The number of companies with skinny bundles in market, or that plan to launch one, swelled to 8 on Friday. Though it is not clear if these services will be successful, TV programmers still need to work with them.
vMVPDs are multiplying
Verizon appears poised to enter the world of the virtual MVPD (so called skinny bundles) if a report in Bloomberg is to be believed. Like Comcast, Verizon has quietly been acquiring the rights to deliver linear TV channels online, which would allow it to launch a national virtual MVPD service. There are now four such services launched (Sling TV, PlayStation View, fuboTV, and DirecTV Now,) one in beta (YouTube TV,) one committed to a 2017 launch (Hulu,) and two contemplating launch (Comcast and Verizon.)
Though the launched vMVPD services have only attracted an estimate 2M subscribers, it shows there is at least some demand for a more flexible approach to pay TV services. Three-quarters of consumers say they want to pay for only the channels they use. vMVPD services don’t deliver this, but they move their customers considerably closer.
The programmer’s dilemma
This creates a dilemma for TV channel programmers. Viewers are declining through pay TV services, with much of the time transferring to online providers. vMVPD services are looking to capture these viewers as they transfer online, but it is not clear if they will be successful.
There is no channel provider more acutely aware of this dynamic than Disney’s ESPN.
ESPN between a rock and hard place
ESPN has witnessed a huge decline in its audience over the last 5 years. In 2011, the cable sports leader reached 100 million homes in the U.S. Today, it reaches 88M, and lost a reported 621,000 homes in just one month in the fall of 2016.
Where are all the viewers going? The household penetration is declining as consumers take advantage of other TV sources. Those not interested in ESPN are moving to cheaper, lighter pay TV packages that omit cable channels altogether. Some are cutting the cord and surviving on a diet of SVOD services, perhaps blended with over-the-air broadcasts. Some of those that are sports fans are moving to vMVPDs where they can continue to watch ESPN, FS1, and others.
The number of viewers to ESPN’s best shows are falling much faster than the household penetration. It’s top rated 6PM broadcast of SportsCenter has seen viewers fall 12% between 2015 and 2016. The plentiful supply of game clips and summaries available on YouTube is likely the reason. Some viewers don’t want to wait until 6PM, and watch the highlights on their favorite connected device as soon as they are available.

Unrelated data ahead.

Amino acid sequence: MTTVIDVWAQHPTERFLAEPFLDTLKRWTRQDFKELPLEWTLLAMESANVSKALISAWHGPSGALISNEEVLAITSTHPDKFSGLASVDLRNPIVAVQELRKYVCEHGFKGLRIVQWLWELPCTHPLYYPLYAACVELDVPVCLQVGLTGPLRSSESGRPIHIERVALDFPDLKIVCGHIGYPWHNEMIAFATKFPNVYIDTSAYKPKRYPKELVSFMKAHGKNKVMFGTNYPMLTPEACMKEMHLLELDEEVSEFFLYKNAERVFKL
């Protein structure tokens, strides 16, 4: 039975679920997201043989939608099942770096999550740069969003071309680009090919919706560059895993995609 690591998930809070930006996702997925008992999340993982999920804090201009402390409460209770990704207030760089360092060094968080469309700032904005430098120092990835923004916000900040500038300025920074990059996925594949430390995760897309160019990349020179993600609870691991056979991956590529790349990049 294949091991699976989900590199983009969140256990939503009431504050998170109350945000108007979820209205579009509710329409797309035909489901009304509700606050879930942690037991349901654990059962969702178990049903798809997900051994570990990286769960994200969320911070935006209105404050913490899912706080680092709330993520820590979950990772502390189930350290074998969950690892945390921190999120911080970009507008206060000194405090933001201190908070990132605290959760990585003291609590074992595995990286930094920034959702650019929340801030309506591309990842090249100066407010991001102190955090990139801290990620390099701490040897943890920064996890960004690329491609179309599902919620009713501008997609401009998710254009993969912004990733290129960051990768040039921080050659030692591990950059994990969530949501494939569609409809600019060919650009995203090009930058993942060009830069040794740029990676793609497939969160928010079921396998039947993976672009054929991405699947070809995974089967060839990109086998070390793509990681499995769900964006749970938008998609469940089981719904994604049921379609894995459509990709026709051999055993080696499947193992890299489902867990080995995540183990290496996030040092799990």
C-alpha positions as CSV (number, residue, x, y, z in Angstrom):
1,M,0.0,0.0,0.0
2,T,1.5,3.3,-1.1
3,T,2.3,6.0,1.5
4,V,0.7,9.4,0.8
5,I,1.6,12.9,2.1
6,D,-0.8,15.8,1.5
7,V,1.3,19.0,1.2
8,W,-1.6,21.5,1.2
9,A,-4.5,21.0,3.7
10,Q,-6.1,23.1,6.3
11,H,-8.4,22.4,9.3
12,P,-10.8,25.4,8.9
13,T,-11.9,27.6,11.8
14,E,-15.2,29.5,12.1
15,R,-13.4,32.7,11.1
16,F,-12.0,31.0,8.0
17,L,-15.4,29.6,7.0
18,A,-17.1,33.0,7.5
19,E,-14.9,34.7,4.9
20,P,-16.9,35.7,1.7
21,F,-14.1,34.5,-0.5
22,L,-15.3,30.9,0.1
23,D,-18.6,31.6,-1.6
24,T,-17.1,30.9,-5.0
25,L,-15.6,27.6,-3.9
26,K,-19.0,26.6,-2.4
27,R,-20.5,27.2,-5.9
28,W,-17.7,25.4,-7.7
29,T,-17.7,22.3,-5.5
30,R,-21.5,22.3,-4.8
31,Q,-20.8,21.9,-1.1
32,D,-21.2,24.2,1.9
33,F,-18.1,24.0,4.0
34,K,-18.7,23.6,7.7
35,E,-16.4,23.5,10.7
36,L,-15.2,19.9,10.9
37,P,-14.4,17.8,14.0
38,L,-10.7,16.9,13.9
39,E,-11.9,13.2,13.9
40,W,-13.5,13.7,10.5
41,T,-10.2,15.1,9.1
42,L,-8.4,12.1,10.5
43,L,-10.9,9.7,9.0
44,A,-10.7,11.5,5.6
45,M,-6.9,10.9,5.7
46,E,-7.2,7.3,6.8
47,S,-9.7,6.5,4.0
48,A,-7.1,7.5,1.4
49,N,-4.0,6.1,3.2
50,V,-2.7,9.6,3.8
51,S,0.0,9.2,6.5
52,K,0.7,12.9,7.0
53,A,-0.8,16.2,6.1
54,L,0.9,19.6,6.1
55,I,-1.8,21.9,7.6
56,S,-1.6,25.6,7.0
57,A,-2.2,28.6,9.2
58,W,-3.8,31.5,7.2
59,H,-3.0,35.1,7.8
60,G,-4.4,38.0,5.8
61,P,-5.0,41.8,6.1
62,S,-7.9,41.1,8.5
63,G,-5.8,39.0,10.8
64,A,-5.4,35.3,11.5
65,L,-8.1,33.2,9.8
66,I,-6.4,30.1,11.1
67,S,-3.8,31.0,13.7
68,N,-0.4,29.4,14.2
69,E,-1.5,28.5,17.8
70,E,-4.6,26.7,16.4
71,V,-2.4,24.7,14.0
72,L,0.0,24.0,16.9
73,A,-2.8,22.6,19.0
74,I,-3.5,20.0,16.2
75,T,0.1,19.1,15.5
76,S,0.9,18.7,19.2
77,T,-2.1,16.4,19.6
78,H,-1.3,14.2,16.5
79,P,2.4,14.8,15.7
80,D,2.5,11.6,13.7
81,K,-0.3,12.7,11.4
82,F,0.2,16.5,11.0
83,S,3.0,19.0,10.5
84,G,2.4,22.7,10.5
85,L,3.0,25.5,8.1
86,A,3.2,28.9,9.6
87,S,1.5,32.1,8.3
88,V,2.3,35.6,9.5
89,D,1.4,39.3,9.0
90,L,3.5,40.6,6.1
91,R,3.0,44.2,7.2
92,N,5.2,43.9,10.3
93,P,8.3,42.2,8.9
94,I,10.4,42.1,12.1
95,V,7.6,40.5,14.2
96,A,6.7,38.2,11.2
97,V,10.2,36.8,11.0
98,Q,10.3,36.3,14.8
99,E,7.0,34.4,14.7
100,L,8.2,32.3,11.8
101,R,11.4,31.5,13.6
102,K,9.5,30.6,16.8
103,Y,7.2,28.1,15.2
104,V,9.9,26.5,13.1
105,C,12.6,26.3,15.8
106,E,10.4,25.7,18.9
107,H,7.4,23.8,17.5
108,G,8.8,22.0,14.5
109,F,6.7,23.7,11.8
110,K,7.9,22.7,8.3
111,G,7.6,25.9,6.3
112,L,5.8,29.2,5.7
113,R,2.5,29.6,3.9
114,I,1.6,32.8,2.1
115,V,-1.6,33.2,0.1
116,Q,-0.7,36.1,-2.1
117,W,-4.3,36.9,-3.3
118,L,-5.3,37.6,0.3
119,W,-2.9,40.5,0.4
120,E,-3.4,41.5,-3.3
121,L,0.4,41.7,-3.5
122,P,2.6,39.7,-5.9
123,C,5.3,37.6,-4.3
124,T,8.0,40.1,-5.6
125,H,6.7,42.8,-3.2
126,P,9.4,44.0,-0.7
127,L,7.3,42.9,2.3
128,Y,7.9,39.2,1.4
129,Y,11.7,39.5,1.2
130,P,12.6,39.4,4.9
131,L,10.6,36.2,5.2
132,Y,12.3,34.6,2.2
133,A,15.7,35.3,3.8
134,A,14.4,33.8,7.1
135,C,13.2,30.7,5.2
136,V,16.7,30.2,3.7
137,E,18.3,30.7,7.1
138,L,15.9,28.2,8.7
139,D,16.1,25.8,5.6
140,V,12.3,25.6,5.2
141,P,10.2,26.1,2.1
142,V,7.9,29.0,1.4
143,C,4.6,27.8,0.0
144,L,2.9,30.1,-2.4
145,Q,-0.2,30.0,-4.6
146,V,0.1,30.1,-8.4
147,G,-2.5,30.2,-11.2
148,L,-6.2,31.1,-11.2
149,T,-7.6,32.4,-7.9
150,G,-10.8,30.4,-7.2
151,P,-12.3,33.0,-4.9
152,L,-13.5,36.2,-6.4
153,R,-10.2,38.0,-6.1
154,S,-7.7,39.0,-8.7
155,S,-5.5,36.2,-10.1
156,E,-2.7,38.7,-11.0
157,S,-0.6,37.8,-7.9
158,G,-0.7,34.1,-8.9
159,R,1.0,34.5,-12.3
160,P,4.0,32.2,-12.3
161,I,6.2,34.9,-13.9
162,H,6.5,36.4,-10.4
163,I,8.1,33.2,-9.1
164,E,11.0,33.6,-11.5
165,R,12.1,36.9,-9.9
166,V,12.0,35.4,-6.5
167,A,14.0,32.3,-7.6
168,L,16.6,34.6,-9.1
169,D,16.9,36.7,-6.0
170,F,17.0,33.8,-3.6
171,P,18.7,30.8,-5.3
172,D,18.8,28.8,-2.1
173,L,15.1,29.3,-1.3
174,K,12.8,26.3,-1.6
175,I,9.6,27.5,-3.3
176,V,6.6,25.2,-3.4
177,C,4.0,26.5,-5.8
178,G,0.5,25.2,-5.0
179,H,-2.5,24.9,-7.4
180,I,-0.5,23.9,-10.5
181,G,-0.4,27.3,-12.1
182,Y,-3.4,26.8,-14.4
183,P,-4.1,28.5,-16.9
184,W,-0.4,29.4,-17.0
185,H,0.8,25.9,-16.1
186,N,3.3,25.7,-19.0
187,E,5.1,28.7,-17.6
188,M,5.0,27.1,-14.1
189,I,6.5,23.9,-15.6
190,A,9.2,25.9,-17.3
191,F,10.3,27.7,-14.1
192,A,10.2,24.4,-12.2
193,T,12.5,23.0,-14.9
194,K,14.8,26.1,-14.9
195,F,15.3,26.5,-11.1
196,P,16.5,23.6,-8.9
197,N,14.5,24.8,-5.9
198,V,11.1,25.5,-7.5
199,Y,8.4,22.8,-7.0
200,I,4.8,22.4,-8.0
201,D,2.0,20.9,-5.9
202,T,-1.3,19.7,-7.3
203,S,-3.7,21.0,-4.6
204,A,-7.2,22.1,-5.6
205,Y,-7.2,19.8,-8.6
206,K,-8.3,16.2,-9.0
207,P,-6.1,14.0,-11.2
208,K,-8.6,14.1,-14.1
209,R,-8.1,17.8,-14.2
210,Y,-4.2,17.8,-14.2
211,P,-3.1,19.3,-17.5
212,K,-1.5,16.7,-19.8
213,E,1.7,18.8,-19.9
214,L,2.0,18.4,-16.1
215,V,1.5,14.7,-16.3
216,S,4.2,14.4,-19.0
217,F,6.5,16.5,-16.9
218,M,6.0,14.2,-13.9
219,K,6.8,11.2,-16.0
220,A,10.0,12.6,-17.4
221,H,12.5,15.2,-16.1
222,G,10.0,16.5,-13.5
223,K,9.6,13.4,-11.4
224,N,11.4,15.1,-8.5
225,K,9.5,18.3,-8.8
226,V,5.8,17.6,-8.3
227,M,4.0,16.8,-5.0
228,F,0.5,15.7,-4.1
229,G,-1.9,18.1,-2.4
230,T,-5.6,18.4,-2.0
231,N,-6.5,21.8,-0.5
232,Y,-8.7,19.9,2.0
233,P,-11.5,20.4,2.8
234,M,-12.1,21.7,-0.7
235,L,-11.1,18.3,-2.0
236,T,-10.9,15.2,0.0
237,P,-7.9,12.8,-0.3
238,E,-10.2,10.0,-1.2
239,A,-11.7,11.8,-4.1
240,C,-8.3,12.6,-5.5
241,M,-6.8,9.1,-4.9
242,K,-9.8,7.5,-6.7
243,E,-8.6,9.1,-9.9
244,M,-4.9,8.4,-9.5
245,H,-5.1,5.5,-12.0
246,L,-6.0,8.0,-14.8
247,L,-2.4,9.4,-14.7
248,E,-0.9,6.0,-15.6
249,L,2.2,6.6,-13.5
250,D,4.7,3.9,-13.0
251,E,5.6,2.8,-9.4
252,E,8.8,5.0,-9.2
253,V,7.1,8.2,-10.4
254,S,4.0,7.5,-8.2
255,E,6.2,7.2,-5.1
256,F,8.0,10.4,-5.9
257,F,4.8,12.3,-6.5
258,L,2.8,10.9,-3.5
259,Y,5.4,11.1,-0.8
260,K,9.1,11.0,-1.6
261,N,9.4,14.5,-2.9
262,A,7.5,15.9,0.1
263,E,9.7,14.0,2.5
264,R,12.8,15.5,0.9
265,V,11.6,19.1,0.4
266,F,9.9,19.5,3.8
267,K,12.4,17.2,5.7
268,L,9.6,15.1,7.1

ESPN cannot afford to allow license and advertising revenue to dwindle away. It still needs to pay $7.6B in sports license fees in 2017.
What’s a programmer to do?
Disney Chief, Bob Iger, isn’t sure what a virtual MVPD (aka skinny bundle) is, or if this type of service will be successful. Speaking at the Deutsche Bank 2017 Media, Internet and Telecom Conference, he said:
“Is there a fantastic or perfect skinny bundle out there, I actually don’t know… .What their components are? I don’t know, but I think they are going to serve a customer that isn’t necessarily that interested or can’t be served by the big bundle…”
In other words, he doesn’t know if vMVPDs will be successful, but is not prepared to sit on the sidelines and wait to find out. The company has licensed ESPN to each of the vMVPDs that have launched, and appears in the basic bundle of all them.
Many TV channel providers share ESPN’s predicament. They see audiences leaking away to online providers. They aren’t sure vMVPDs will allow them to recapture the viewers, but dare not risk waiting to find out. To maximize audience, they need to be in the base vMVPD bundle, but those spots are few. They will have to fight to get in them as providers work to keep the base bundle price relatively low. And, perhaps for the first time ever, this could put downward pressure on the amount they receive in license revenue.
Why it matters
The number of virtual MVPDs are increasing with 8 either in market, scheduled to launch, or preparing an offering.
At the same time, traditional TV programmers are seeing viewership decline as their customers head online.
This is pushing the TV programmers to work with vMVPDs, even though it’s not clear the services will be successful.